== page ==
We could all do with a little inspiration now and again to help us live a calmer and more mindful life. And sometimes you have to go searching for that inspiration, further than your local yoga class at least. That’s where learning from other cultures around the world can come in useful.
Many global languages have words that just can’t be translated and are intrinsic to their culture and identity. Take the Danish word hygge—summing up the feeling of cosy contentment, especially during cold, winter nights—which has become somewhat of a worldwide obsession, or the more recent Niksen, the Dutch art of doing absolutely nothing.
From Japan’s philosophy of embracing the imperfect, wabi-sabi, to Finland’s sisu, meaning grit or perseverance, we’ve picked out five more global life lessons for inner happiness.
Wabi-sabi – Japan
If you ever feel the pressure to be perfect, whether it’s mastering your work-life balance, keeping up with the latest trends, or staying on top of your to-do list, then you can learn a little from the Japanese and their philosophy of wabi-sabi.
Although it’s hard to define, it’s all about embracing imperfection rather than looking at it in a negative light, appreciating each one’s own unique beauty and once embraced, realising that nothing is permanent.
This can be seen literally in the historic Japanese artistic tradition of kintsugi — dating back to the 15th century — in which broken pottery is mended with liquid gold, creating something even more unique and beautiful.
Friluftsliv – Norway
For Norwegians, being outside around nature isn’t just a physical activity, it’s a way of life. Whether they’re hiking, fishing, cross-country skiing or simply walking the dog, friluftsliv — ‘outdoor life’— is a commitment to celebrate time outside, whatever the season or weather forecast.
Intrinsically part of their national identity, the term was first coined by Norwegian playwright Henrik Ibsen in the 1850s, who used the term to describe the value of spending time in remote locations for spiritual and physical wellbeing. It’s backed by science too: being present in nature is proven to lower stress, improve your mood and boost your physical health and wellbeing.
It no doubt explains why Norway continues to top the world’s happiest countries in the UN’s World Happiness Report. So if lockdown is getting you down, take a note out of Norway’s book and bathe yourself in the great outdoors.
Sisu – Finland
We all know the Finns are a hardy bunch and there’s even a word for it: sisu. There’s no fixed definition, but according to author Joanna Nylund, who wrote a book all about it — Sisu: The Finnish Art of Courage — it’s essentially an action-oriented mindset.
Linguistically speaking, the concept of sisu goes back 500 years or more and can mean “stoic determination, hardiness, courage, bravery, willpower, tenacity and resilience.”
It can refer to any part of life, whether it’s overcoming challenging moments, acting with integrity and fighting for what you believe in or, rather more literally, working up the guts to jump into an ice-cold lake after a sauna — another big part of Finnish culture.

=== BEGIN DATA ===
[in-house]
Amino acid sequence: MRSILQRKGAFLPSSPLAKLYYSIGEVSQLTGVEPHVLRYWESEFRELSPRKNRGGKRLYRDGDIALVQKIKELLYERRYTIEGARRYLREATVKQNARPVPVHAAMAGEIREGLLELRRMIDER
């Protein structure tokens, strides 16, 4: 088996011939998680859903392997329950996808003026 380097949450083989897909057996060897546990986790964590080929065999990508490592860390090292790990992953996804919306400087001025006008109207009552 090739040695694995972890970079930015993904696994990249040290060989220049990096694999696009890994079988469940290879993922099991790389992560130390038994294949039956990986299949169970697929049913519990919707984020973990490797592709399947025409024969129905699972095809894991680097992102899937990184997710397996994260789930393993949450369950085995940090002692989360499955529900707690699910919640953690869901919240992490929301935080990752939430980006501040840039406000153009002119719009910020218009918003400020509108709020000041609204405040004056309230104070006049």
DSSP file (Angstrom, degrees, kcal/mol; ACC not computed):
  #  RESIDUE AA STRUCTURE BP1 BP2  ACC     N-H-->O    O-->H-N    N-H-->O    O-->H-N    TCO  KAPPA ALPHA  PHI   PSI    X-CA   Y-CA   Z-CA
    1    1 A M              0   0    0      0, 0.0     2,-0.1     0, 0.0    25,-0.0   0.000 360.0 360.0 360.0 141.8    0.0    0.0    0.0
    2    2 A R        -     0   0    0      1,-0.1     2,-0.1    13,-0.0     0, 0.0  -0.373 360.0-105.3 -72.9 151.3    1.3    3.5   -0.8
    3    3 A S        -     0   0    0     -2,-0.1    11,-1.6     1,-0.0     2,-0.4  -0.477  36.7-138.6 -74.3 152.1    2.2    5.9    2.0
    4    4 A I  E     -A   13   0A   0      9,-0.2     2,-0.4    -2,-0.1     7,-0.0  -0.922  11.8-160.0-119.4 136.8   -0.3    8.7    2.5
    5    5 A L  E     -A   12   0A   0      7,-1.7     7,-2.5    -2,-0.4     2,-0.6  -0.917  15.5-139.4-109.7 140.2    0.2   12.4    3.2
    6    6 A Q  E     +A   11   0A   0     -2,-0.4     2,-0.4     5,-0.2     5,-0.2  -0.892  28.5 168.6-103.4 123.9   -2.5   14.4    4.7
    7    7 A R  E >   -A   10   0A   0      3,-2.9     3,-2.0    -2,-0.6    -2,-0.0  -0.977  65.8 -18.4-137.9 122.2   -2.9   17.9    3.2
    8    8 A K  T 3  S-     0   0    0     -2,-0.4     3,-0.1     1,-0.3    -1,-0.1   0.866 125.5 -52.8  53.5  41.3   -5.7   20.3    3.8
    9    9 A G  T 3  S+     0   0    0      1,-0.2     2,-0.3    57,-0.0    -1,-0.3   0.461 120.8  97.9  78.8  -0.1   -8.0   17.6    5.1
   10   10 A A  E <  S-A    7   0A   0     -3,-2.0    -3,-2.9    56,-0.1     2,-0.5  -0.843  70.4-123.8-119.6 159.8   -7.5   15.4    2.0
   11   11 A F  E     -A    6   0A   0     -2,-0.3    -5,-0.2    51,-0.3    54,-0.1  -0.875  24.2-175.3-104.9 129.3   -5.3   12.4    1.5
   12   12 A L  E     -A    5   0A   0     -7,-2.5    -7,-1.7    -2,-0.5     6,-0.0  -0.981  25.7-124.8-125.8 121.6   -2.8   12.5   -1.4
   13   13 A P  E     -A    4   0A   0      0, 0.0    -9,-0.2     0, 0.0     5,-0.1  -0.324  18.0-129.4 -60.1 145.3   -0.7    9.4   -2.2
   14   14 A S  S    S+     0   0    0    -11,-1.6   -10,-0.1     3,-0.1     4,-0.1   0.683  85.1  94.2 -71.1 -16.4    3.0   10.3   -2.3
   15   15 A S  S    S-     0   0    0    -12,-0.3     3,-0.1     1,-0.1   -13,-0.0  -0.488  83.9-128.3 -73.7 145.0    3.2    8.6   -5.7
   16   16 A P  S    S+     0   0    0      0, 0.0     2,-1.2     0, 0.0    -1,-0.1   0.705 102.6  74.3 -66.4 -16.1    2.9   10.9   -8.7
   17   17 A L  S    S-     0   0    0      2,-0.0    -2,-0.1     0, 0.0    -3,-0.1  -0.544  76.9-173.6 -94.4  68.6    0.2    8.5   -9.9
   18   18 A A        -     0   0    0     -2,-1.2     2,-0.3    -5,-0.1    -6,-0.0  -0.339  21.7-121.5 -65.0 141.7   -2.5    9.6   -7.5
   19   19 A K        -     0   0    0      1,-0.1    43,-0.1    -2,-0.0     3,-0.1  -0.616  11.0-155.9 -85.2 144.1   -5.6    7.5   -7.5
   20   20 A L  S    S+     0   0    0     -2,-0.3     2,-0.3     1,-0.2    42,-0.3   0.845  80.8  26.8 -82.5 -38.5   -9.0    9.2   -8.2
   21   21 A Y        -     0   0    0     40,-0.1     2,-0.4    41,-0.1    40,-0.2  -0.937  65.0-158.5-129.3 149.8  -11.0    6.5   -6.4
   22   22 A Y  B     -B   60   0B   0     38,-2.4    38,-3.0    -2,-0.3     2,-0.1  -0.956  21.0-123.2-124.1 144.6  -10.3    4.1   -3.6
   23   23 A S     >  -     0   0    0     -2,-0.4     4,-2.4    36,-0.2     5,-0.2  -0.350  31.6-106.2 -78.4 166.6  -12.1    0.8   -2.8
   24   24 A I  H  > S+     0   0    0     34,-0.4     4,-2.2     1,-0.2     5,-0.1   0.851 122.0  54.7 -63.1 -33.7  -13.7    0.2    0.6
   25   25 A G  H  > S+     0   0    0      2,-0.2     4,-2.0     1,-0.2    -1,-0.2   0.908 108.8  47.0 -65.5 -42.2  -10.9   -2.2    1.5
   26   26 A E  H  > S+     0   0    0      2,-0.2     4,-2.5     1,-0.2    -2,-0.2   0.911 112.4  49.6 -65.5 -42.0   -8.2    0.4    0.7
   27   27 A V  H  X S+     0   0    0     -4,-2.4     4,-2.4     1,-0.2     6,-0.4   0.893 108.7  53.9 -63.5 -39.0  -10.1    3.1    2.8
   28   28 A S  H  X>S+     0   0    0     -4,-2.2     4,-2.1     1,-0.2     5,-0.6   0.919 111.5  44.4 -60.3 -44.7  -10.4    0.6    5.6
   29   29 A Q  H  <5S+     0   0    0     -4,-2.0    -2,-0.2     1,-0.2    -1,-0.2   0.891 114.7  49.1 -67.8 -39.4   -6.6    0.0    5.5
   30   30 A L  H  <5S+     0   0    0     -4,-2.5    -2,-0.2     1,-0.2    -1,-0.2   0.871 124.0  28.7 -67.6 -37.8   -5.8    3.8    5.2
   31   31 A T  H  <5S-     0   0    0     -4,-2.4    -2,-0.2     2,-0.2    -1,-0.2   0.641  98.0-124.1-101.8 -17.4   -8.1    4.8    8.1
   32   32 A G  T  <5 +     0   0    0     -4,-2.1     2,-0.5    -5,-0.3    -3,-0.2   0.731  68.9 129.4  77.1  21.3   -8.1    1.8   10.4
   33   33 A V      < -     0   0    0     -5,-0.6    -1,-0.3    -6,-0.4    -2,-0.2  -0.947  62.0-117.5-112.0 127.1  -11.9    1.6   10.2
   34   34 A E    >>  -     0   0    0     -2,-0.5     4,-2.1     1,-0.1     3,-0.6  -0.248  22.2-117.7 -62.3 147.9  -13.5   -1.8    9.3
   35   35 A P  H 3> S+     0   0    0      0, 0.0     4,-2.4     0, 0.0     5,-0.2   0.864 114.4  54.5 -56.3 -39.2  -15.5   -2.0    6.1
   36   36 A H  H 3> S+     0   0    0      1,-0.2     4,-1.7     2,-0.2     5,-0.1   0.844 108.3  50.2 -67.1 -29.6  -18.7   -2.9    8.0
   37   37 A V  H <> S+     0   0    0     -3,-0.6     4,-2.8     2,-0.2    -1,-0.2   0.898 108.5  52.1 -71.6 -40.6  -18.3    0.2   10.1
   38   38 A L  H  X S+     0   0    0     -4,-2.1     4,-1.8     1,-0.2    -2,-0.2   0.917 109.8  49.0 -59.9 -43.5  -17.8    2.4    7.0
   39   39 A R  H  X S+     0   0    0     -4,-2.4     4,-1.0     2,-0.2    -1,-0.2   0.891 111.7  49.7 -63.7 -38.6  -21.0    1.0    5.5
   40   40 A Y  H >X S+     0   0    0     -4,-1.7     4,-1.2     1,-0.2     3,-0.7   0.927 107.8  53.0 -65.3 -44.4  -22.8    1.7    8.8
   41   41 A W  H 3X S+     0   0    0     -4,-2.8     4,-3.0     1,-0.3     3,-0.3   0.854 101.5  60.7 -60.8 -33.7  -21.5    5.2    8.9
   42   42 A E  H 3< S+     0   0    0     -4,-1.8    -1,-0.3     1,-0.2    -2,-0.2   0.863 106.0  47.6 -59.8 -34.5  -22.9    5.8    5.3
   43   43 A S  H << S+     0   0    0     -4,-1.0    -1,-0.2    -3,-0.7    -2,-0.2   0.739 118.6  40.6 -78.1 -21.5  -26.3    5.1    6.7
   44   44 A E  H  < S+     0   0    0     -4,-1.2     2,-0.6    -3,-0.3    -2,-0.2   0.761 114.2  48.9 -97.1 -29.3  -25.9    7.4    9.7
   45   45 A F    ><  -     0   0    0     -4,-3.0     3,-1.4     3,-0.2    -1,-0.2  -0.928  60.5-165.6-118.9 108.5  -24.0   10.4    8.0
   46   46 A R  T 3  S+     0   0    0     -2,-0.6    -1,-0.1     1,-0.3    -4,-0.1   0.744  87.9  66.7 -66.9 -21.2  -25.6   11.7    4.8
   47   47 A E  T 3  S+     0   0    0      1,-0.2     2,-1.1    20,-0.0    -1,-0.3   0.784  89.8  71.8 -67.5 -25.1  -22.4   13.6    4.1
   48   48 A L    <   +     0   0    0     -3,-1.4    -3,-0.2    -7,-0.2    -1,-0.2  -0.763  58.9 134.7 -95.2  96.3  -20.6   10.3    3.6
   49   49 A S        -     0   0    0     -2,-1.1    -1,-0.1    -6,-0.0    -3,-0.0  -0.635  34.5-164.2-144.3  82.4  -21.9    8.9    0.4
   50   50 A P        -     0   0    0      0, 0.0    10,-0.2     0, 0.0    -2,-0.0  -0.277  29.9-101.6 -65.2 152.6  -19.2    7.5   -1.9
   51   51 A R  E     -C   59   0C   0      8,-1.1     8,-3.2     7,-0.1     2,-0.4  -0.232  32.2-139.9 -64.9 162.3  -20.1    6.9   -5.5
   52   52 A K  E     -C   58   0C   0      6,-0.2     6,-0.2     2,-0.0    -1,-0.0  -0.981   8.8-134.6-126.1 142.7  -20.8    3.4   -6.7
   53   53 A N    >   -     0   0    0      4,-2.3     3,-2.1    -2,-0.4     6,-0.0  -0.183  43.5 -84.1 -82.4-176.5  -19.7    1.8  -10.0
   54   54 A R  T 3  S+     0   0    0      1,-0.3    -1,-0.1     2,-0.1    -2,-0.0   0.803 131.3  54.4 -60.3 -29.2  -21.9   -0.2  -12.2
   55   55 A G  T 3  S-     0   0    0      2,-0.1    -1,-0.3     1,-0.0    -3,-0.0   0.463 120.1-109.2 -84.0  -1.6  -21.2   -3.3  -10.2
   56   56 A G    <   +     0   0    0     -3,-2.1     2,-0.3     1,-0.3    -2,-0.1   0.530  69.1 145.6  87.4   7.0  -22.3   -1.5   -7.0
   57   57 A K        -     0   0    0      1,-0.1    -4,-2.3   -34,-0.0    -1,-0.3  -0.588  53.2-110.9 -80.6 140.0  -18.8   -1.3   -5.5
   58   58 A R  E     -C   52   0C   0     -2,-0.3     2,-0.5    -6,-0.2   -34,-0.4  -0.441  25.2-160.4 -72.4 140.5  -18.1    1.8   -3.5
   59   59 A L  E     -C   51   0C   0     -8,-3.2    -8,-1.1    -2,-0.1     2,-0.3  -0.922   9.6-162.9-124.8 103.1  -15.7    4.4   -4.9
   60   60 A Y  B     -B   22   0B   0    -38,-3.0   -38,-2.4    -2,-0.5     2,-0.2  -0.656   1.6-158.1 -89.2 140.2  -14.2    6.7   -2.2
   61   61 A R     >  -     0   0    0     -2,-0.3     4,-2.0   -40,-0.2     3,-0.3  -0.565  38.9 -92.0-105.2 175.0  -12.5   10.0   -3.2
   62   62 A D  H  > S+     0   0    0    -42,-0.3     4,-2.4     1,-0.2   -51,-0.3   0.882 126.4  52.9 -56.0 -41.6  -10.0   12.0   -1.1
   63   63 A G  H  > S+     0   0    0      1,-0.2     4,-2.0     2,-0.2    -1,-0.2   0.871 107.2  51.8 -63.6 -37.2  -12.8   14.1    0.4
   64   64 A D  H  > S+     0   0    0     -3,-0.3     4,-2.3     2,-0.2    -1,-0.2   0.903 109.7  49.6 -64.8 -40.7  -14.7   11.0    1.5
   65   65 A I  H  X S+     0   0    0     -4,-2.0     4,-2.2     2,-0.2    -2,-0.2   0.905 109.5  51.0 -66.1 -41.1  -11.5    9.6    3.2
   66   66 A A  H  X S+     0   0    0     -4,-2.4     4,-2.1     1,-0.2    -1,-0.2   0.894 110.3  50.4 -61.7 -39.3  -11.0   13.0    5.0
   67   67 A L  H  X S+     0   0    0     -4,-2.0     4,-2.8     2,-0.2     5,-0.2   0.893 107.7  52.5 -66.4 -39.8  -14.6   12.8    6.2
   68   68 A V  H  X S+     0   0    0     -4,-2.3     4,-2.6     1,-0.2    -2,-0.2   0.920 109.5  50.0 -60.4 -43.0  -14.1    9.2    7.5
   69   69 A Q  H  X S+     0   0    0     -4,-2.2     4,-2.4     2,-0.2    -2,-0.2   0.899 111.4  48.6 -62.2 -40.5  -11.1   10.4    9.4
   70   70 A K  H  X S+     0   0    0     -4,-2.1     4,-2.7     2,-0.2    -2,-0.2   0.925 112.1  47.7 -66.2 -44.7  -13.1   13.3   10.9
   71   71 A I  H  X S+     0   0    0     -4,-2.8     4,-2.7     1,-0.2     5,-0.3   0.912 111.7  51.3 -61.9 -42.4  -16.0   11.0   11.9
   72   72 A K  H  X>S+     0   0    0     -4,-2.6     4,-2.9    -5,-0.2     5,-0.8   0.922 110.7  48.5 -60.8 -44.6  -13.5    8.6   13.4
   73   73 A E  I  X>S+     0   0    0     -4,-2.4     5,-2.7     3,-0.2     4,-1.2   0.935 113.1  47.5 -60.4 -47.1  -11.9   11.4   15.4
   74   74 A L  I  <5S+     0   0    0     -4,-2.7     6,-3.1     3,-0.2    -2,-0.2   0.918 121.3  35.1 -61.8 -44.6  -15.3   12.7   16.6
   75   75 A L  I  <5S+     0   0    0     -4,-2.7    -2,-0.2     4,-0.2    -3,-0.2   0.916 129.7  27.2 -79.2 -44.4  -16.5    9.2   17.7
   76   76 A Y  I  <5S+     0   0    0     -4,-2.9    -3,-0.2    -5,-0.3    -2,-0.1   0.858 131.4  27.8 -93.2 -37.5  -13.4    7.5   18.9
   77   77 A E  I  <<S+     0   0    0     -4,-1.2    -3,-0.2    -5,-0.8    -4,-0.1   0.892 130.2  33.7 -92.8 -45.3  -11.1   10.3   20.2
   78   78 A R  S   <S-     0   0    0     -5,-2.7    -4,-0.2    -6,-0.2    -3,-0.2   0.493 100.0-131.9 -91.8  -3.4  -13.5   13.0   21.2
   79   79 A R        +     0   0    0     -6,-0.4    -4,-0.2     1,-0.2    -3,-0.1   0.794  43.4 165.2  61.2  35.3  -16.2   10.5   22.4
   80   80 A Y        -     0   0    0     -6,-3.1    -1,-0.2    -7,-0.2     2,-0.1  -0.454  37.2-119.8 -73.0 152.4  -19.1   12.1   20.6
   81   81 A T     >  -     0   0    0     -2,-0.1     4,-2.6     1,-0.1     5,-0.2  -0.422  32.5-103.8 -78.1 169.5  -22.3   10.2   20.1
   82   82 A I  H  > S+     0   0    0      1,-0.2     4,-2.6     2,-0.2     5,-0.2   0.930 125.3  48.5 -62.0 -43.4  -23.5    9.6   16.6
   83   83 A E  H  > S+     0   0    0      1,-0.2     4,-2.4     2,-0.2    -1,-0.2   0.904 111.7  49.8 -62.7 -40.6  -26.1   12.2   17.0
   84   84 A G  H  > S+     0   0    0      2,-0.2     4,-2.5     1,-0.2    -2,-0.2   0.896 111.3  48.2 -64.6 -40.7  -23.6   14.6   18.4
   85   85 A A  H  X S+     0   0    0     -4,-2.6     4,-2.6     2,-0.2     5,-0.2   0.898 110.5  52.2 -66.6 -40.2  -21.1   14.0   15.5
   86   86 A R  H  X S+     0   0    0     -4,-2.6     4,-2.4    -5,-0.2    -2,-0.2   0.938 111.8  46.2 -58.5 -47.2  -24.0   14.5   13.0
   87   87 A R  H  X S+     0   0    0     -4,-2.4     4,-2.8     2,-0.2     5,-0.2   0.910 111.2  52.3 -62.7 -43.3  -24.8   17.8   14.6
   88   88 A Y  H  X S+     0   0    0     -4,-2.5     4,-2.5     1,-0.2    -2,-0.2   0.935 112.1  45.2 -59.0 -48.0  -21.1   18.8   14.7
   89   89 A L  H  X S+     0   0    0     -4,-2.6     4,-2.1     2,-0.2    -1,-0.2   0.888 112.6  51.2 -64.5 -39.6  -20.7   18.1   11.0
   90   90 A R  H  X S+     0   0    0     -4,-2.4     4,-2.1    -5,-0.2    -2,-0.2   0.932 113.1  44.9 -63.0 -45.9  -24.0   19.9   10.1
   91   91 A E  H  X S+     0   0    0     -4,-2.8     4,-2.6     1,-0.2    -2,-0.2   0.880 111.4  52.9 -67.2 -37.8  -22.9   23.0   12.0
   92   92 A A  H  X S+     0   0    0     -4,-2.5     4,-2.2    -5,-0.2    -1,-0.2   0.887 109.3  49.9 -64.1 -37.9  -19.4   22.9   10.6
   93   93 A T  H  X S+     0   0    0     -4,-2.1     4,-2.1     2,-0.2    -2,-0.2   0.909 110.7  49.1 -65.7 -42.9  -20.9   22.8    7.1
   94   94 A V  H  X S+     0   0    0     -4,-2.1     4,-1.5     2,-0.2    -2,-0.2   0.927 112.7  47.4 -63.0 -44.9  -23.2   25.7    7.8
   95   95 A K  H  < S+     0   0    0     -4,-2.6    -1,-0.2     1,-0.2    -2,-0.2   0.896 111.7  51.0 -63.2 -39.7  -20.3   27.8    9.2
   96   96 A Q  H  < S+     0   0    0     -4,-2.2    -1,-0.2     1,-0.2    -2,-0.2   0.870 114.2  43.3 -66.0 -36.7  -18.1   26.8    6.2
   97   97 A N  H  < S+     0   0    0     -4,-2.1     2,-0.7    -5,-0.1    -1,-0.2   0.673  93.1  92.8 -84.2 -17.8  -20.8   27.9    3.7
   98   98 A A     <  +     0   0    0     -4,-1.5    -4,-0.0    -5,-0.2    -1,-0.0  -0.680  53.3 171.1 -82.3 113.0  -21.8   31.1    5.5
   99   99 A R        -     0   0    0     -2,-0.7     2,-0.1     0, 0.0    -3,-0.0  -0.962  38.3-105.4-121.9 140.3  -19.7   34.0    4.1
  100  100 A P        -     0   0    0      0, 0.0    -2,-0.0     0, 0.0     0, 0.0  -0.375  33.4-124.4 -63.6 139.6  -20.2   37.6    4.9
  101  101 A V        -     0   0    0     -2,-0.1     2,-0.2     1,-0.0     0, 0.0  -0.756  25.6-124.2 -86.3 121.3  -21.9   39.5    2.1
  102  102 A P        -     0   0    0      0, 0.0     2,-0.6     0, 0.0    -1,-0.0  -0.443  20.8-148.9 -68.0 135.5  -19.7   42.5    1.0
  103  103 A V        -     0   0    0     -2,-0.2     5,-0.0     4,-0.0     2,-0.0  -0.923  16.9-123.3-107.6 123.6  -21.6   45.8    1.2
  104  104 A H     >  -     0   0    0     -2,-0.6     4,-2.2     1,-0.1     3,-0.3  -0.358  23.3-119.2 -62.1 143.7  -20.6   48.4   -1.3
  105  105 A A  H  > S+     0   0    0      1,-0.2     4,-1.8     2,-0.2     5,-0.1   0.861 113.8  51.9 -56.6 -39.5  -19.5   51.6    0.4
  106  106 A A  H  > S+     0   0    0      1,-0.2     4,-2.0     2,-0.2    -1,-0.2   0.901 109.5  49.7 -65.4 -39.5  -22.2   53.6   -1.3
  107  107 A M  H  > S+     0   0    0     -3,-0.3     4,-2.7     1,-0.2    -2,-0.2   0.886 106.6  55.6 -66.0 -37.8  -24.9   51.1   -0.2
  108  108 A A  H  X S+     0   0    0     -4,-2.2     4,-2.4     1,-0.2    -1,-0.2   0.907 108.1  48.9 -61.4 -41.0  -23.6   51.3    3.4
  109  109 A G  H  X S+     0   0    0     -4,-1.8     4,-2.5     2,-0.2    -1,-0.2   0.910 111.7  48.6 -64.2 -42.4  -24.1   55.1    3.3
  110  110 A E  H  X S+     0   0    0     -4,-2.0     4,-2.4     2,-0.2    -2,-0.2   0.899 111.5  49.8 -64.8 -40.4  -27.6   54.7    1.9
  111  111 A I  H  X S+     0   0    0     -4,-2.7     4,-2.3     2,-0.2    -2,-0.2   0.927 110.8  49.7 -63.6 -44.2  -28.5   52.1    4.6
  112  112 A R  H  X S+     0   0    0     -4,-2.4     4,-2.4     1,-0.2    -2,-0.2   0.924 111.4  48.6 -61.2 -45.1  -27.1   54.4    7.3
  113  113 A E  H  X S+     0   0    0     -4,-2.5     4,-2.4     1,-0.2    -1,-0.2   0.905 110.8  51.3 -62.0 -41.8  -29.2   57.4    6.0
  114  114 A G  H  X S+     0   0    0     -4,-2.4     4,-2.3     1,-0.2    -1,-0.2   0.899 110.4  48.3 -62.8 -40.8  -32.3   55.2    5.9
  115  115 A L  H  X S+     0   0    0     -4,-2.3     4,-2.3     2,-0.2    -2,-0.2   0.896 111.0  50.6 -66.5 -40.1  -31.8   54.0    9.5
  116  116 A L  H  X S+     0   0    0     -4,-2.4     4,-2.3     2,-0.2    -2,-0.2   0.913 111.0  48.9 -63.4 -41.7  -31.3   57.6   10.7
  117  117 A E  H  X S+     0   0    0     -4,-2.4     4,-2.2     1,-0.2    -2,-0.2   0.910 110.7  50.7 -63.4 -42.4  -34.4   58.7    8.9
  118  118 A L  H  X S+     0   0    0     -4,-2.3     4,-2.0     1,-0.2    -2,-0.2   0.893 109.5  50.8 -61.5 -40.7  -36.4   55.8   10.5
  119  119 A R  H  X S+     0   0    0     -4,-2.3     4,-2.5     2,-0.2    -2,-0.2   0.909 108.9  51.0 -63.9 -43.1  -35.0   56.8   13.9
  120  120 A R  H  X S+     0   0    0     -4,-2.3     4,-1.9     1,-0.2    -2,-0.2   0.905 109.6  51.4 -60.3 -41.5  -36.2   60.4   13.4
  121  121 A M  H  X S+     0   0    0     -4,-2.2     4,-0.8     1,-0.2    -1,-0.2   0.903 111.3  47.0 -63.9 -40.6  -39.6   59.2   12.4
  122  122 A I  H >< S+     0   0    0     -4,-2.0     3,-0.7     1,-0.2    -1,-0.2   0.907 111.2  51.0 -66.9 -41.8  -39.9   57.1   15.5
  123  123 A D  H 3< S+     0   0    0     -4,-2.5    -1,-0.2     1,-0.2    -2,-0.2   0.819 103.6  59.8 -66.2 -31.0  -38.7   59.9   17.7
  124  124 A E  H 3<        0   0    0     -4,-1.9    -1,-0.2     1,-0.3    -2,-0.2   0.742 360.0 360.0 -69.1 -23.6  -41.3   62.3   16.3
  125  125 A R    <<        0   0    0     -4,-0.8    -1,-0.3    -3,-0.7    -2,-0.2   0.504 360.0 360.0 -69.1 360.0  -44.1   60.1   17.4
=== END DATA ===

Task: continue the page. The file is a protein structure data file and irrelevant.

Fika – Sweden
If you’re finding it hard to switch off and taken to doom-scrolling on Twitter in your supposed downtime, be more Swede and fika. An untranslatable word which can be used as both a noun or a verb, fika essentially means to meet up with friends for a chit-chat over coffee.
And don’t let lockdown put you off, you can still make yourself a treat (banana bread anyone?) and FaceTime a pal. Fika can be done any time of the day, at home or in a cafe; the important thing is to make time for it.
An essential part of Swedish culture, the word originated from the 19th century word kaffi (coffee) – which then became fika after a shuffling of letters. The essentials are good Scandi coffee, tasty sweet treats like cinnamon buns or Sweden’s national cake, prinsesstårta, and not a single email in sight (read professor Cal Newport’s research on how email wrecked our brains if you need any more convincing).
Wu Wei – China
Sometimes the most powerful thing you can do is nothing. Not to be confused as laziness or apathy, the Taoist concept of wu wei is all about ‘effortless action’: trusting the ebbs and flows of life and finding happiness in the unexpected. Put into layman’s terms, it’s all about ‘going with the flow’.
When we put our ego and plans aside, it invites us to respond to the true demands of situations. According to The School of Life, many poets from China’s Tang dynasty likened wu wei to the best aspects of being drunk. They weren’t promoting getting drunk, more the “decline in rigidity and anxiety that sometimes comes with being a little drunk”.
Another metaphor is water. It might be seen as ‘weak’, but through gentle persistence, obstacles can be eroded and worked around. In a year where many people’s plans have been upended thanks to the pandemic, a little bit of wu wei thinking can provide some welcome comfort.